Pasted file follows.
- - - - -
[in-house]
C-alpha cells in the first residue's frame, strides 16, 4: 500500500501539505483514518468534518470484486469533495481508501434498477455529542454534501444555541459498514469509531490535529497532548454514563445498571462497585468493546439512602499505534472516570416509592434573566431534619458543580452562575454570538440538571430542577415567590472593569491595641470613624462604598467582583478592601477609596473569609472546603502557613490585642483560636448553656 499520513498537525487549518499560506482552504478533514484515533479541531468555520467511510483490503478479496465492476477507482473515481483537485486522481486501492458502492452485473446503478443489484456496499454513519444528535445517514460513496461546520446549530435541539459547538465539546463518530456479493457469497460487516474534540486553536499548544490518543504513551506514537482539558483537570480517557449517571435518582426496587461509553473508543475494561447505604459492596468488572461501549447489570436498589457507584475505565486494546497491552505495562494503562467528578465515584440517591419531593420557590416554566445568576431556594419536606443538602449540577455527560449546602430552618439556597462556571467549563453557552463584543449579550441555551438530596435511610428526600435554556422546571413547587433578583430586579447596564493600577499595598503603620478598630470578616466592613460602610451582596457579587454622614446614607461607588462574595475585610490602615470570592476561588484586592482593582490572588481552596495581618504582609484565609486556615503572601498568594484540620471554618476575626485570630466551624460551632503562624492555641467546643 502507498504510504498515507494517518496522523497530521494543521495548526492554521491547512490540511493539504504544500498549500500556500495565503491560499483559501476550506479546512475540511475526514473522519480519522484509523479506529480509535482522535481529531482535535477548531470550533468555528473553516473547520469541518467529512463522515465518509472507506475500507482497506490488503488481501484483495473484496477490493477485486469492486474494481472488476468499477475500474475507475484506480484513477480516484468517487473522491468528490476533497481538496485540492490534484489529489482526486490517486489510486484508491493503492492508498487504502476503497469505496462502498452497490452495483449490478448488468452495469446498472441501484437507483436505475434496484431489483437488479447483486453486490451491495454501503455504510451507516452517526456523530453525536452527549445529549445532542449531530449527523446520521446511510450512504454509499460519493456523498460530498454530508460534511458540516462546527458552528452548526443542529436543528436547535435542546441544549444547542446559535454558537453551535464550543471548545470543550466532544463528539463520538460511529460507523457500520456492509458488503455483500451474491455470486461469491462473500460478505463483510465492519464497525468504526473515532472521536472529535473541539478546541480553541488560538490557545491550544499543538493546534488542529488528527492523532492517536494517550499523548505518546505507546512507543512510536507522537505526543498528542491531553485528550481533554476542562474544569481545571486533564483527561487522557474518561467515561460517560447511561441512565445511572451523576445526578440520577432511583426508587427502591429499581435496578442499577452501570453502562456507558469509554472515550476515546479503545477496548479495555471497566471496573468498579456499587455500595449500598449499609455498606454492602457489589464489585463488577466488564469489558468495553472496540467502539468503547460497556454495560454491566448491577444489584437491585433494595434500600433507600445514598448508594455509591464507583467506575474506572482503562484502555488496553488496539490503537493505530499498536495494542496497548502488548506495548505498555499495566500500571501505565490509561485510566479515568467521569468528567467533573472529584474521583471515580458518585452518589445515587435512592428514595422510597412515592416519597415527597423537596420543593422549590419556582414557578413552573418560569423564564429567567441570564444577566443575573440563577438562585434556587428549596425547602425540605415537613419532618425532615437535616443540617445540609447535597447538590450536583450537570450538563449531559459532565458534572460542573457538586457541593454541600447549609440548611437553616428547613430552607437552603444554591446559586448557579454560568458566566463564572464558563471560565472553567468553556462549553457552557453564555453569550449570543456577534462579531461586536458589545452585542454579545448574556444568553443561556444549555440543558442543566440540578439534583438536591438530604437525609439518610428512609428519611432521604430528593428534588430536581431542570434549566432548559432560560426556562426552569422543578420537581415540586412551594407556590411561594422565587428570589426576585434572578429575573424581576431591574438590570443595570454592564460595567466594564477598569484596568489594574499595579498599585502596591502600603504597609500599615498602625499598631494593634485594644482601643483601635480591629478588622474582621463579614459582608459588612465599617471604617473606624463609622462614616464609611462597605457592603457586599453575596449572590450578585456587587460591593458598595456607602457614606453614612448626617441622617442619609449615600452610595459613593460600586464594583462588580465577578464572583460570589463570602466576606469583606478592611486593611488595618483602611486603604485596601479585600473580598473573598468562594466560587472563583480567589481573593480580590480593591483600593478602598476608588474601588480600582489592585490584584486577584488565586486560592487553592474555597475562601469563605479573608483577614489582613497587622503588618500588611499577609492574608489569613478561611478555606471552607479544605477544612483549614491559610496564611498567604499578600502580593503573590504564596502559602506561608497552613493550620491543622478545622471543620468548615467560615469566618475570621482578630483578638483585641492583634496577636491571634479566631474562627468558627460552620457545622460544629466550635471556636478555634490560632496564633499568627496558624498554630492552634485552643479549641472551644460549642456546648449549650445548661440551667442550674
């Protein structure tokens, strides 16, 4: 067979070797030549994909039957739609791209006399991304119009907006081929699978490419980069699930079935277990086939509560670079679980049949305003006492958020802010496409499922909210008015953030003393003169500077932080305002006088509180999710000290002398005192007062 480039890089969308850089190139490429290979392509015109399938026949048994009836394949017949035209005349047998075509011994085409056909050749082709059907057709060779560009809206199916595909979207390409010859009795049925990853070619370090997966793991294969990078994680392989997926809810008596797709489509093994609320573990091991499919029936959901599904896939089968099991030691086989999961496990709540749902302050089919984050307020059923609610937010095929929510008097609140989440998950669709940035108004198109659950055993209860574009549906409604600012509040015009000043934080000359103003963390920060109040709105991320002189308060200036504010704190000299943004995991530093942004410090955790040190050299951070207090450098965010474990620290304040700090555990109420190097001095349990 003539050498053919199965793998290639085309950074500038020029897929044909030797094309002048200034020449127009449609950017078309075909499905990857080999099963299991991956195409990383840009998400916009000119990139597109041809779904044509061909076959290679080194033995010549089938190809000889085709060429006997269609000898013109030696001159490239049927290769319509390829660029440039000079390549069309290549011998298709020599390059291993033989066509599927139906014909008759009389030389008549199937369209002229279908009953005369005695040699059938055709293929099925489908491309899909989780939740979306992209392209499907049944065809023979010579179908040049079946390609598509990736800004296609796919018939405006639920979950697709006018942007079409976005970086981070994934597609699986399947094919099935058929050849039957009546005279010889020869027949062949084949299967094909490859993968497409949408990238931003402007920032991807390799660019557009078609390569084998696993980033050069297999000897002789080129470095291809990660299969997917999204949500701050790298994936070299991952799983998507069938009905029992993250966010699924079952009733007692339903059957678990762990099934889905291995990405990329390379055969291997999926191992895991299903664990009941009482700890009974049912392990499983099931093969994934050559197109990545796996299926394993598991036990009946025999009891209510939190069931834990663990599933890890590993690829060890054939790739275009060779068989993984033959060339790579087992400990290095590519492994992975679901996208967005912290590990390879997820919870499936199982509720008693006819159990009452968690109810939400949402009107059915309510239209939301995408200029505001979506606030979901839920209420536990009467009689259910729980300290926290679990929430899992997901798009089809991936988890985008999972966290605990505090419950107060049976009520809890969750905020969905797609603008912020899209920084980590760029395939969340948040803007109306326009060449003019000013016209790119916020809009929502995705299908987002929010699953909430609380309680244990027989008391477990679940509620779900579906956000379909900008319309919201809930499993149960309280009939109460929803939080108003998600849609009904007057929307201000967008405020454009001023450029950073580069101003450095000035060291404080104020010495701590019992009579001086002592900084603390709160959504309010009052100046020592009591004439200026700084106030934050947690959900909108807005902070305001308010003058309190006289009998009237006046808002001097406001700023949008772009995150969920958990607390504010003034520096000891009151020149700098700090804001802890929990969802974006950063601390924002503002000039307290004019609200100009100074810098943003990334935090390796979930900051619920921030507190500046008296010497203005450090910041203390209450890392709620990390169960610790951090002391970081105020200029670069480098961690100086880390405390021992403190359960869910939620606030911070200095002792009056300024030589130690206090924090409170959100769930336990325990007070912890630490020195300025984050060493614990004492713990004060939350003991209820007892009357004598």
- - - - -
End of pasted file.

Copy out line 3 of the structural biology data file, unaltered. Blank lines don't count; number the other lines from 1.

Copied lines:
């Protein structure tokens, strides 16, 4: 067979070797030549994909039957739609791209006399991304119009907006081929699978490419980069699930079935277990086939509560670079679980049949305003006492958020802010496409499922909210008015953030003393003169500077932080305002006088509180999710000290002398005192007062 480039890089969308850089190139490429290979392509015109399938026949048994009836394949017949035209005349047998075509011994085409056909050749082709059907057709060779560009809206199916595909979207390409010859009795049925990853070619370090997966793991294969990078994680392989997926809810008596797709489509093994609320573990091991499919029936959901599904896939089968099991030691086989999961496990709540749902302050089919984050307020059923609610937010095929929510008097609140989440998950669709940035108004198109659950055993209860574009549906409604600012509040015009000043934080000359103003963390920060109040709105991320002189308060200036504010704190000299943004995991530093942004410090955790040190050299951070207090450098965010474990620290304040700090555990109420190097001095349990 003539050498053919199965793998290639085309950074500038020029897929044909030797094309002048200034020449127009449609950017078309075909499905990857080999099963299991991956195409990383840009998400916009000119990139597109041809779904044509061909076959290679080194033995010549089938190809000889085709060429006997269609000898013109030696001159490239049927290769319509390829660029440039000079390549069309290549011998298709020599390059291993033989066509599927139906014909008759009389030389008549199937369209002229279908009953005369005695040699059938055709293929099925489908491309899909989780939740979306992209392209499907049944065809023979010579179908040049079946390609598509990736800004296609796919018939405006639920979950697709006018942007079409976005970086981070994934597609699986399947094919099935058929050849039957009546005279010889020869027949062949084949299967094909490859993968497409949408990238931003402007920032991807390799660019557009078609390569084998696993980033050069297999000897002789080129470095291809990660299969997917999204949500701050790298994936070299991952799983998507069938009905029992993250966010699924079952009733007692339903059957678990762990099934889905291995990405990329390379055969291997999926191992895991299903664990009941009482700890009974049912392990499983099931093969994934050559197109990545796996299926394993598991036990009946025999009891209510939190069931834990663990599933890890590993690829060890054939790739275009060779068989993984033959060339790579087992400990290095590519492994992975679901996208967005912290590990390879997820919870499936199982509720008693006819159990009452968690109810939400949402009107059915309510239209939301995408200029505001979506606030979901839920209420536990009467009689259910729980300290926290679990929430899992997901798009089809991936988890985008999972966290605990505090419950107060049976009520809890969750905020969905797609603008912020899209920084980590760029395939969340948040803007109306326009060449003019000013016209790119916020809009929502995705299908987002929010699953909430609380309680244990027989008391477990679940509620779900579906956000379909900008319309919201809930499993149960309280009939109460929803939080108003998600849609009904007057929307201000967008405020454009001023450029950073580069101003450095000035060291404080104020010495701590019992009579001086002592900084603390709160959504309010009052100046020592009591004439200026700084106030934050947690959900909108807005902070305001308010003058309190006289009998009237006046808002001097406001700023949008772009995150969920958990607390504010003034520096000891009151020149700098700090804001802890929990969802974006950063601390924002503002000039307290004019609200100009100074810098943003990334935090390796979930900051619920921030507190500046008296010497203005450090910041203390209450890392709620990390169960610790951090002391970081105020200029670069480098961690100086880390405390021992403190359960869910939620606030911070200095002792009056300024030589130690206090924090409170959100769930336990325990007070912890630490020195300025984050060493614990004492713990004060939350003991209820007892009357004598």